February 18, 2013

Mexican Cooking 101...

I'm sure I've mentioned it before, but I love to cook. I'm gradually trying to overcome my fear of baking, but cooking is where my heart will always be and stay. As an expat, I've tried to broaden my recipe repertoire and use the spices and local ingredients available in my food. Since I am absolutely in love with Mexican food (not Tex-mex which I love too), I knew I had to overcome my fear of chilis, peppers, and the stovetop grill. So when my friend, Maria, offered to come over and make chili rellenos with me,
I was elated! Here was my chance to make true Mexican food the real way! Yippy!

Maria decided I should be her sous chef. Good call. Seth was the photographer so we wouldn't miss anything while I was sousing. Little did I know that being a sous chef entailed shredding all the oaxaca (wah-hak-kah) cheese which is tedious and takes forever. Sneaky, Maria. Sneaky.
First, you take your poblano peppers and grill them on the stove until they turn black. Then, you have to put them in a covered dish to let them sweat. Finally, you peal off the outside layer. Luckily, Maria took this on for me. I've done it before, but taking off that skin is kinda a pain so I was completely ok with her doing the peeling. I just kept to my cheese like a good sous chef.

After all the skin is taken off, that cheese I painstakingly shredded is stuffed inside. Maria's so serious about her stuffing because the peppers are so delicate, and you need them to stay intact. I actively watched her like a good assistant is supposed to do. I think I'm good at this sous thing.

Then, Maria informs me that next I need to whip the egg whites for the batter. No problem. Oh, wait. My mixer broke the other day. That stinks. So then I begin my next task...whipping egg white by hand until a stiff peak. Oh geesh! How we become dependent on modern technology.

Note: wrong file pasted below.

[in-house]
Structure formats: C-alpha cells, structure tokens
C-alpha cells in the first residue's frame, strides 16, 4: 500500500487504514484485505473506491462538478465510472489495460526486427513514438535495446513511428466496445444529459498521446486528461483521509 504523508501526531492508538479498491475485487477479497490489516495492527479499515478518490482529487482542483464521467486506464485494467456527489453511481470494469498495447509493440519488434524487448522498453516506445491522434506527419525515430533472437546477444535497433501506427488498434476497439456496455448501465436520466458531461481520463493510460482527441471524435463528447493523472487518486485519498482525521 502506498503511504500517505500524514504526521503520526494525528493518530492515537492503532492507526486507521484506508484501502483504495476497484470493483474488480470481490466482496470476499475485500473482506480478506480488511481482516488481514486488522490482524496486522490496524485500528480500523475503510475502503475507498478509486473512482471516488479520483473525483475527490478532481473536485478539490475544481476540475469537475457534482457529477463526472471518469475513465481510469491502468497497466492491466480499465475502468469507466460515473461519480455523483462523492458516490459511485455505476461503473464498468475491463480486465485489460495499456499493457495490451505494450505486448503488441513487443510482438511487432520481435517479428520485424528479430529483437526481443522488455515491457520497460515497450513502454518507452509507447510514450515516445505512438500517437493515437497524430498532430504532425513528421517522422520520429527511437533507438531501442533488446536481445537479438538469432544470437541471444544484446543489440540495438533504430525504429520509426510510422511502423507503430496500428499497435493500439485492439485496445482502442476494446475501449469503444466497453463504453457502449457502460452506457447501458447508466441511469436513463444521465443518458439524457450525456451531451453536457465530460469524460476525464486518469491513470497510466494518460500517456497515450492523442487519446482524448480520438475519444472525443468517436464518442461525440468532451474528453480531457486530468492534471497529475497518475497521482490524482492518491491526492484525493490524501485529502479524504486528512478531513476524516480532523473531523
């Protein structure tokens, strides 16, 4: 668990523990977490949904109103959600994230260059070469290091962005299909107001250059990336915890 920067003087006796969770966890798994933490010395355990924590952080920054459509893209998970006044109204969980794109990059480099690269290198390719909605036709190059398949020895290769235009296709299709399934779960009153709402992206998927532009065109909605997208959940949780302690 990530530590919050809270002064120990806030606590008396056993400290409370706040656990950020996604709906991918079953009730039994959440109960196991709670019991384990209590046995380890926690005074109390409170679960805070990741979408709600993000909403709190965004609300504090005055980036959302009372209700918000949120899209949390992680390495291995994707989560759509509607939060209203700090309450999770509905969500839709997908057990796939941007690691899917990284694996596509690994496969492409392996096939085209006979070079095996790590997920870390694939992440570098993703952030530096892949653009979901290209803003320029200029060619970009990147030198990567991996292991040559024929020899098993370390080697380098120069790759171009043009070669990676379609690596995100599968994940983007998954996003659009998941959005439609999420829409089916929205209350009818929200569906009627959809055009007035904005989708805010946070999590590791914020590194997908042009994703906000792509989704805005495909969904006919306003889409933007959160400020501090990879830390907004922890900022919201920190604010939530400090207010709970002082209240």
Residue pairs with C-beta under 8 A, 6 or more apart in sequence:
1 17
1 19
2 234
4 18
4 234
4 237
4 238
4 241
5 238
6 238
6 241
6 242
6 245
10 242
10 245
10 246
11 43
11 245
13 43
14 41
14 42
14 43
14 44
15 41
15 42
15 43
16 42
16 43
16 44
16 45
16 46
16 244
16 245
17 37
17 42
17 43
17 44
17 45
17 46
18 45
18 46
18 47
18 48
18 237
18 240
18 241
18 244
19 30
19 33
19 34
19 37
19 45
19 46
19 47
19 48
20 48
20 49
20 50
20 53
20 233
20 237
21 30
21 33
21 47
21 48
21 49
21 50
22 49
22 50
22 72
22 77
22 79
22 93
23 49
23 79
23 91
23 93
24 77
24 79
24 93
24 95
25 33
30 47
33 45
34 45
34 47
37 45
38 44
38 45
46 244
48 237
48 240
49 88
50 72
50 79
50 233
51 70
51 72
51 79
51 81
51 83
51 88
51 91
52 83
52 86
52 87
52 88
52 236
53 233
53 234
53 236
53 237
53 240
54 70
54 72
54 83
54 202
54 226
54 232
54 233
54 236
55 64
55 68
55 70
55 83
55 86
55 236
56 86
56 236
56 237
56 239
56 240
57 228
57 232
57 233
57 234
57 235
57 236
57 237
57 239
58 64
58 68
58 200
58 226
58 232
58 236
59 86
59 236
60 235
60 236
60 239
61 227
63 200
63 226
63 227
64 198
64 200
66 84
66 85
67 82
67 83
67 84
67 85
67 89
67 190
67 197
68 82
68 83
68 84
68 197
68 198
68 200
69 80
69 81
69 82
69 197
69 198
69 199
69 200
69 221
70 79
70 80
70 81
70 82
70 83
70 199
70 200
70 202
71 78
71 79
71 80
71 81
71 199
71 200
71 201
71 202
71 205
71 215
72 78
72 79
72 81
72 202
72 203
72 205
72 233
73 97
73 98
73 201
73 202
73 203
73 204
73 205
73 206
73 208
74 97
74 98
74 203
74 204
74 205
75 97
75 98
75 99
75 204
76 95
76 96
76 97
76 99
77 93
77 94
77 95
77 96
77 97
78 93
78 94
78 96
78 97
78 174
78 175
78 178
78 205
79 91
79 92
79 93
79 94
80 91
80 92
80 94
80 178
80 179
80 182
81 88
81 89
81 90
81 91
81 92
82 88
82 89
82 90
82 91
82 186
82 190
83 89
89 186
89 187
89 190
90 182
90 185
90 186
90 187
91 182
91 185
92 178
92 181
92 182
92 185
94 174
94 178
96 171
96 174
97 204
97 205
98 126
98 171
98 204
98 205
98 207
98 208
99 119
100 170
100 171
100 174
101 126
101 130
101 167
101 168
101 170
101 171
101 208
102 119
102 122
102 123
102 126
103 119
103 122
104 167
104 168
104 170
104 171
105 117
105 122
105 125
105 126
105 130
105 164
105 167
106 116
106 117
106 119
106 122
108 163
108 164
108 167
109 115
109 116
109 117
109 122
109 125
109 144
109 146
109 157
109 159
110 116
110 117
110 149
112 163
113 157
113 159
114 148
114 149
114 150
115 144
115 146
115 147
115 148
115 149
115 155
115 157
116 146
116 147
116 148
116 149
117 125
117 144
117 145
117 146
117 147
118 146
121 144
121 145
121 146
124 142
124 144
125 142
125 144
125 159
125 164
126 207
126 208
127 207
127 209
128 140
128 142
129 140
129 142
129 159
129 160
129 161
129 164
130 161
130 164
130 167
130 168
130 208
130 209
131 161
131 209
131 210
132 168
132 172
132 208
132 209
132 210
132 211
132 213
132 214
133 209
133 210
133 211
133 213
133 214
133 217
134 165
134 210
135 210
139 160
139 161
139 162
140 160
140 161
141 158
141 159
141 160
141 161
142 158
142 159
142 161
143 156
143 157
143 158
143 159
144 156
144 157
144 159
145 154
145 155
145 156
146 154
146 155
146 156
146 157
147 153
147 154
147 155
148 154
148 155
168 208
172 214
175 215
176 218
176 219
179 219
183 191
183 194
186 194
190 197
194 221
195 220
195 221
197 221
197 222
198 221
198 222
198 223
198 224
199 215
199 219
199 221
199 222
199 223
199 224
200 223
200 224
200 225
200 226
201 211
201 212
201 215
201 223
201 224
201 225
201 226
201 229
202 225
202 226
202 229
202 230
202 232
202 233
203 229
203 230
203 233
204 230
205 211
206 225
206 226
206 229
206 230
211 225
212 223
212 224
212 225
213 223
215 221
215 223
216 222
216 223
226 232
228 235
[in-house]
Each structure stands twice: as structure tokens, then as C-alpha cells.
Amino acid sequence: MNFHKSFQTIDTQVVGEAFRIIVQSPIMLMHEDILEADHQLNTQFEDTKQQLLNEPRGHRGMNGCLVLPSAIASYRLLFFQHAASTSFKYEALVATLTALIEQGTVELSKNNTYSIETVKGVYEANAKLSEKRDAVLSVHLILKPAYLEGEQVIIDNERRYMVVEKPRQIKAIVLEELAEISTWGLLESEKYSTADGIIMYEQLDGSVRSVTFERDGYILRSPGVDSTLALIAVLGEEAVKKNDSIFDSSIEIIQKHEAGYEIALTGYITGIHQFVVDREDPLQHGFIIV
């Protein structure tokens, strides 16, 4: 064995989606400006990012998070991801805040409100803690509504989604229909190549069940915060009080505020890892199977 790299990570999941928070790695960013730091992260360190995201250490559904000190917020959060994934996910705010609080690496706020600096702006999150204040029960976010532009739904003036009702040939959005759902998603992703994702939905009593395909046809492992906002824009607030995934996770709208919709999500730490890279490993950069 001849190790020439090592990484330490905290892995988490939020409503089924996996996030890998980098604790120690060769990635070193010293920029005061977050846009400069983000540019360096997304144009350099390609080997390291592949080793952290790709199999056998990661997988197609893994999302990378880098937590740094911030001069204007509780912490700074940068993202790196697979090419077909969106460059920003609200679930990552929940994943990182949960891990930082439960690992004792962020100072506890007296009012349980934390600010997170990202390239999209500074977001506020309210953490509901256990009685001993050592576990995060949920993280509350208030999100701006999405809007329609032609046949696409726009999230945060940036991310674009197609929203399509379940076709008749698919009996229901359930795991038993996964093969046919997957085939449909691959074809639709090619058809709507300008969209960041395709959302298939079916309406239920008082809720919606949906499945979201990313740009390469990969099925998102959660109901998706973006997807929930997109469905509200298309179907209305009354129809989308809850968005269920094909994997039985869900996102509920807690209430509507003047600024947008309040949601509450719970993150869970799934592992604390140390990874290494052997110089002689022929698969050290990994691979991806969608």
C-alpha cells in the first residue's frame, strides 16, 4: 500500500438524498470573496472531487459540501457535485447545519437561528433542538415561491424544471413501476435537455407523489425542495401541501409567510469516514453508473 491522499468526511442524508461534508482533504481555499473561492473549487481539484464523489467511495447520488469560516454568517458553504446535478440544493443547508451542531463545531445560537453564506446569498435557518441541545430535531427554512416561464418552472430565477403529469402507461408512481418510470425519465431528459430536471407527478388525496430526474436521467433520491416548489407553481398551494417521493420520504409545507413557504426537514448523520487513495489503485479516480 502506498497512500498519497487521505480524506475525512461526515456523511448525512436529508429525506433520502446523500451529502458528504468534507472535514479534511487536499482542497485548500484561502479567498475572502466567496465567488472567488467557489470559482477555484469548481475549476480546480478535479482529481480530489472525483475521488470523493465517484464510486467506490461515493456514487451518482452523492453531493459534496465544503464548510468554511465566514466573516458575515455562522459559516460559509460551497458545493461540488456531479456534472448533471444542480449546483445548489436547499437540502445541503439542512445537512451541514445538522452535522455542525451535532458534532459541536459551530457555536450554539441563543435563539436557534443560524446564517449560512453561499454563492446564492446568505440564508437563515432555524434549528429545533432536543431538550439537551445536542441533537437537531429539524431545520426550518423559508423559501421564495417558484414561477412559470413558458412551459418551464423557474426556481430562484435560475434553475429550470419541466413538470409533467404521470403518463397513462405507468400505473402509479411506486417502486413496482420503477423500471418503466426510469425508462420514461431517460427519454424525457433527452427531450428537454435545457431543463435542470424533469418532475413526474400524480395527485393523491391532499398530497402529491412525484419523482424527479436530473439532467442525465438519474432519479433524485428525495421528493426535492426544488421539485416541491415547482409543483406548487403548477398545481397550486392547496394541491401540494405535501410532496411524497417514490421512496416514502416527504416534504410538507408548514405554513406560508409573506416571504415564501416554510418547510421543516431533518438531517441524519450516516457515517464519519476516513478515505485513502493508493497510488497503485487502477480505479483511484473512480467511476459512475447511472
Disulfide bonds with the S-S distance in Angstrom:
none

...Still whipping. God, my arms hurt!
Voila! Stiff peaks.
There's the serious look again. She let me do the dipping. I think I did ok, but I do have to admit I was a little nervous that I was going to tear the chilis, and it would all come gooeying out later.

Voila! Chili rellenos in the pain.
Then, we had to make the salsa rojo (red salsa) for the top of the chilis and to also use in our arroz rojo (red rice). This was the easy part. I got to sit back and watch Maria do her magic. And rest my arms, of course. Being a sous chef is not for the dainty, ya know.

With some of our poblanos that we had cooked earlier, Maria made a creamy poblano dish. I can't remember the name of it, but just know it was good. I love the play by play shots Seth did for me. Poblanos, onions, corn, cream...all the makings for a fantastic and simple dish. I yummed on this the next day for breakfast. Yeah, I know that's weird, but it was that good.

...There she's smiling...but then peeling of the lid on the creama isn't so stressful.

Mexicans in our area are notorious for having specific ingredients from their home towns that are not available in Playa. I don't think a day goes by that I don't hear, "Oh, this cheese is from Guadalajara" or "You can't get these chilis here. I bring the back from Puebla." I'd say that Maria and her sister, Martha (I used to live next door to her), are the worst culprits of this! Every awesome ingredient that they use seems to come from Guadalajara or from their mother's garden. It kills me every time because usually the ingredients really are pretty dang good.

And I'm sure you guessed it. These tortillas are from Guadalajara. And, no, I can't get them here. And, yes, they were really good. Perfect, in fact. Again. I CAN'T GET THEM. Irritating, huh?
Lunch is served! All that shredding and whipping and concentrating paid off because I gobbled down my whole plate like I'd just ran a marathon. Being a sous chef wore me out. Nap time!

1 comment:

  1. I'm from Guadalajara too! Cream, bread, cheese and beans, the taste is so different... soo good! Your chiles rellenos looks so tasy... yum!